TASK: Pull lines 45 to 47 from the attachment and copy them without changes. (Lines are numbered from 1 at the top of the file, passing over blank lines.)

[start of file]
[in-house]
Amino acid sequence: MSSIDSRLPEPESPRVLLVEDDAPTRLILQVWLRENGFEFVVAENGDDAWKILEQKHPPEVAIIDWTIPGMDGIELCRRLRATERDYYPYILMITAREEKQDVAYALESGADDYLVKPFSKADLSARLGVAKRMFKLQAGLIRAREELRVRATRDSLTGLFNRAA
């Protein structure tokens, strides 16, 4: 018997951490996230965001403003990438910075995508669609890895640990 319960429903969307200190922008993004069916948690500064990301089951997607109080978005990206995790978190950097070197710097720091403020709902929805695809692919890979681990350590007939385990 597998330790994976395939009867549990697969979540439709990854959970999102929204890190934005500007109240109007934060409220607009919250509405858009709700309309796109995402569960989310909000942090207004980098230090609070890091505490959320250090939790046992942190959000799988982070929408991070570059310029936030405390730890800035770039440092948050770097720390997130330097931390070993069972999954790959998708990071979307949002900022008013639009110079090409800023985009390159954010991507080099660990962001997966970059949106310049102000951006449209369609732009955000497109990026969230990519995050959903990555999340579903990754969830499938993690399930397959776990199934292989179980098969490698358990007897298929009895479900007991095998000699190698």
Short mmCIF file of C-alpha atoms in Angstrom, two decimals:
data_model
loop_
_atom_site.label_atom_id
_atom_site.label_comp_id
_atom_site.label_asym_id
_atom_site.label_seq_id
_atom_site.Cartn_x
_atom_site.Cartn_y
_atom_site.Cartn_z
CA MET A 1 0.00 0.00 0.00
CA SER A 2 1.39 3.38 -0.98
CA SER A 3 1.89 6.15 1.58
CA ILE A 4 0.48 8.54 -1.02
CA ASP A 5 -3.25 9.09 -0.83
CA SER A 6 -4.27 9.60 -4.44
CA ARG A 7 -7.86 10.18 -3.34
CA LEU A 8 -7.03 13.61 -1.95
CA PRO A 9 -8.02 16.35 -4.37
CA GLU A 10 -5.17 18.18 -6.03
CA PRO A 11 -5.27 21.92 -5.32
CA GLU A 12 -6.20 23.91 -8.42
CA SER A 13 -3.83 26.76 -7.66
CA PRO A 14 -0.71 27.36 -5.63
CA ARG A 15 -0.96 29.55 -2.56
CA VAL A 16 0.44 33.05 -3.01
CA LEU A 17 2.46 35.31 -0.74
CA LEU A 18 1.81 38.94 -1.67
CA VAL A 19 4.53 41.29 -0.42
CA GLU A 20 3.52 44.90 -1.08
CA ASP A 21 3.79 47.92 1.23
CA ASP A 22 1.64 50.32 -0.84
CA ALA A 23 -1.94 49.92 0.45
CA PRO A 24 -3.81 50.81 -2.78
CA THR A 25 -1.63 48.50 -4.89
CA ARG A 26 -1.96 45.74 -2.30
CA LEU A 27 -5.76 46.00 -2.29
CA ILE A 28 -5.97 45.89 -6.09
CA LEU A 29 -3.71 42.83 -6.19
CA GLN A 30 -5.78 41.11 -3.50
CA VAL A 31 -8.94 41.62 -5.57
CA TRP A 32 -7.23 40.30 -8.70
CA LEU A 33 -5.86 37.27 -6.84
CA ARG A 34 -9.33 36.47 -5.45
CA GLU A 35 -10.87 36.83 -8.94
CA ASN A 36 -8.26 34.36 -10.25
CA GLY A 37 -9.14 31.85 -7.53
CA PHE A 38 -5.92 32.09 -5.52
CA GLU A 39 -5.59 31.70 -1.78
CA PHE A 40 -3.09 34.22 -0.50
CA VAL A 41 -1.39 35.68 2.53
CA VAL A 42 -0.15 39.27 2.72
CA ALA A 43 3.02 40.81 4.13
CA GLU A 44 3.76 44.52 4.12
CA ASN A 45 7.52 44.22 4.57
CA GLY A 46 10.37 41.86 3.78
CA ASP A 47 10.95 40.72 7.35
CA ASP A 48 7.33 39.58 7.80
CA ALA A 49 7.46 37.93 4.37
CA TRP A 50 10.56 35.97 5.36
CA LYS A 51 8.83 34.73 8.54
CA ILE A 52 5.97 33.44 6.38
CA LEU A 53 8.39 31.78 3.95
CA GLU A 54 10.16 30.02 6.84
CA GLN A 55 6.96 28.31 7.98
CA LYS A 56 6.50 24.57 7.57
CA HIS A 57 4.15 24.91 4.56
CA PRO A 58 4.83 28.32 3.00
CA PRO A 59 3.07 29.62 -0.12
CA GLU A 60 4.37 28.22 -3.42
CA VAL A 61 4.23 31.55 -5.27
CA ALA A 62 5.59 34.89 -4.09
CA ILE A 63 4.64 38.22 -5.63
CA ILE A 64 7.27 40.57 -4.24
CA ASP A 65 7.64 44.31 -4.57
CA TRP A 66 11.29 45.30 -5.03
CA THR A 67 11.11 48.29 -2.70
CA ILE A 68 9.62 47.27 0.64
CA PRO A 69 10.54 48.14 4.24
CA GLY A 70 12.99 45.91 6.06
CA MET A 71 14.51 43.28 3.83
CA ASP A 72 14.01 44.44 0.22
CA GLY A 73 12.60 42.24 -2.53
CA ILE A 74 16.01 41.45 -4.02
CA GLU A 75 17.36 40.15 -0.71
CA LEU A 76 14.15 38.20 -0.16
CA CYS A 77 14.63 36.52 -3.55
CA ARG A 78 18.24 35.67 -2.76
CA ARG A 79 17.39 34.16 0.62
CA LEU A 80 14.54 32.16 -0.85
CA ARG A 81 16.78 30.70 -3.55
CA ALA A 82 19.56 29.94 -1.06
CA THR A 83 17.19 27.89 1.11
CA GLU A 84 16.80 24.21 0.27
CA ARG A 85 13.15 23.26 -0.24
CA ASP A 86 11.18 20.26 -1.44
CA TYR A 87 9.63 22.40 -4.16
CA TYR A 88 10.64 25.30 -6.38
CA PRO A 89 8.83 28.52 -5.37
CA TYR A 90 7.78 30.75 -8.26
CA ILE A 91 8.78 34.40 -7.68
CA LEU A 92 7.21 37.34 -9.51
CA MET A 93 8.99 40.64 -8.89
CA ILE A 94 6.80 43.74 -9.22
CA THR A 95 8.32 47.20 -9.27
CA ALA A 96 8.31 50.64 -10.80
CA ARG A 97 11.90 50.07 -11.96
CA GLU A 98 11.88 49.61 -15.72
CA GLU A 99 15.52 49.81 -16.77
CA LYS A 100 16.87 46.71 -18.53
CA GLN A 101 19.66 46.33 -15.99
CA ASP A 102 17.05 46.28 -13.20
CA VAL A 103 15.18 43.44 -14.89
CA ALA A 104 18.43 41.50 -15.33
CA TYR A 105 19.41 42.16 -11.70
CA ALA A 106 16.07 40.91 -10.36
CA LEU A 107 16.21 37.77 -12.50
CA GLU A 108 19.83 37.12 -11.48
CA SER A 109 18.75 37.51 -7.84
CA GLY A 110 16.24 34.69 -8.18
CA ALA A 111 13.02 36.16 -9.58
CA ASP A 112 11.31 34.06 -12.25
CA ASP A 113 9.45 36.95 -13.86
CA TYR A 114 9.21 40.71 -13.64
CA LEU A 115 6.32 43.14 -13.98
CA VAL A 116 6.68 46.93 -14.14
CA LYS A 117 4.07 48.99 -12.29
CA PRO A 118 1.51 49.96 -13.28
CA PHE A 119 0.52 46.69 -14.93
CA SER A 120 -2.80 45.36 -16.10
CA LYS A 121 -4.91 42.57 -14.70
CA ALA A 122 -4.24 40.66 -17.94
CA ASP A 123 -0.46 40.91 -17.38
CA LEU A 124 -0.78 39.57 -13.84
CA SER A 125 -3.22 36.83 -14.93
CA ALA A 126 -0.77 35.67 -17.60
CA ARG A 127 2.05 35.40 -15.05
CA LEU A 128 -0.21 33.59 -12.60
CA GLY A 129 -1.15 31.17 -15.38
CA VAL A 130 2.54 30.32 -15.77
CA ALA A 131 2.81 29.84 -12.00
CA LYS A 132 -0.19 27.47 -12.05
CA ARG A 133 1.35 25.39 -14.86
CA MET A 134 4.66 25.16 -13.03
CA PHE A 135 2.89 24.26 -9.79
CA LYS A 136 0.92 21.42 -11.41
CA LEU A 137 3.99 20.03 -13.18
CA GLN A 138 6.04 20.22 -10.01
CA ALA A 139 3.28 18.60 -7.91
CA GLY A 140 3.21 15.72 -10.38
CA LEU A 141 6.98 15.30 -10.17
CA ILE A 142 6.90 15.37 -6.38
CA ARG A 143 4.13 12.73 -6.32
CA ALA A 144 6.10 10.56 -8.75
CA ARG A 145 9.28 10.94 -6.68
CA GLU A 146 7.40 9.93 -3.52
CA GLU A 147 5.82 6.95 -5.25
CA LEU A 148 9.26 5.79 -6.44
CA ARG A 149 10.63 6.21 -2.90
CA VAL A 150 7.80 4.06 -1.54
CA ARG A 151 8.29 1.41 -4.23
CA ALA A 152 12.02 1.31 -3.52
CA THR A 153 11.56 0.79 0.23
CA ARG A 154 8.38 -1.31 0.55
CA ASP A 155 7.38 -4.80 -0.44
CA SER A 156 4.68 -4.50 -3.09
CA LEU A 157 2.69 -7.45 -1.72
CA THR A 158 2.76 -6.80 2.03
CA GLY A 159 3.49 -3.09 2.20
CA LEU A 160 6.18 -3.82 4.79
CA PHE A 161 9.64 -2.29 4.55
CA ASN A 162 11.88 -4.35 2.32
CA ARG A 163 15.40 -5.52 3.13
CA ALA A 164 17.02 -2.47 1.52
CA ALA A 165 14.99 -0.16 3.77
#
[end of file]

CA TRP A 32 -7.23 40.30 -8.70
CA LEU A 33 -5.86 37.27 -6.84
CA ARG A 34 -9.33 36.47 -5.45